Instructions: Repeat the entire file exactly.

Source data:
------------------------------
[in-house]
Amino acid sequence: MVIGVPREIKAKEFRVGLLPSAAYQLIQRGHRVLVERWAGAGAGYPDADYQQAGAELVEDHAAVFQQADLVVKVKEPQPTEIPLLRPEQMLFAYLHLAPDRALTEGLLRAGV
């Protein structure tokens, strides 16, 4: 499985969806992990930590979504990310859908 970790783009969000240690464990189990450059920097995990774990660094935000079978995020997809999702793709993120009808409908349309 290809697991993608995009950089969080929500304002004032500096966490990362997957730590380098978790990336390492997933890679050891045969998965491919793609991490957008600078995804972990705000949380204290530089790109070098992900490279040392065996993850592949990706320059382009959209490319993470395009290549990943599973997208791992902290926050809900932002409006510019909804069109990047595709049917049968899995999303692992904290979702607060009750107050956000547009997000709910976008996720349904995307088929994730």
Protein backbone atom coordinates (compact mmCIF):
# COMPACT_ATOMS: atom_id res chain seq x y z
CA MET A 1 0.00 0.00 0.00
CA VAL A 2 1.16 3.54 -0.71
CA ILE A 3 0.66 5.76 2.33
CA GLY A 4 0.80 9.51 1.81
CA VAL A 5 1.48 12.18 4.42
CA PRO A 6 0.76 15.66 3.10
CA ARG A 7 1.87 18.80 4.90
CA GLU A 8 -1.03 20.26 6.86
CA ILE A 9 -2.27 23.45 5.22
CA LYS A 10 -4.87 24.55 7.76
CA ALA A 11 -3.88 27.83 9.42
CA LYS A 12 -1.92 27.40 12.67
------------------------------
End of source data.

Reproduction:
[in-house]
Amino acid sequence: MVIGVPREIKAKEFRVGLLPSAAYQLIQRGHRVLVERWAGAGAGYPDADYQQAGAELVEDHAAVFQQADLVVKVKEPQPTEIPLLRPEQMLFAYLHLAPDRALTEGLLRAGV
């Protein structure tokens, strides 16, 4: 499985969806992990930590979504990310859908 970790783009969000240690464990189990450059920097995990774990660094935000079978995020997809999702793709993120009808409908349309 290809697991993608995009950089969080929500304002004032500096966490990362997957730590380098978790990336390492997933890679050891045969998965491919793609991490957008600078995804972990705000949380204290530089790109070098992900490279040392065996993850592949990706320059382009959209490319993470395009290549990943599973997208791992902290926050809900932002409006510019909804069109990047595709049917049968899995999303692992904290979702607060009750107050956000547009997000709910976008996720349904995307088929994730």
Protein backbone atom coordinates (compact mmCIF):
# COMPACT_ATOMS: atom_id res chain seq x y z
CA MET A 1 0.00 0.00 0.00
CA VAL A 2 1.16 3.54 -0.71
CA ILE A 3 0.66 5.76 2.33
CA GLY A 4 0.80 9.51 1.81
CA VAL A 5 1.48 12.18 4.42
CA PRO A 6 0.76 15.66 3.10
CA ARG A 7 1.87 18.80 4.90
CA GLU A 8 -1.03 20.26 6.86
CA ILE A 9 -2.27 23.45 5.22
CA LYS A 10 -4.87 24.55 7.76
CA ALA A 11 -3.88 27.83 9.42
CA LYS A 12 -1.92 27.40 12.67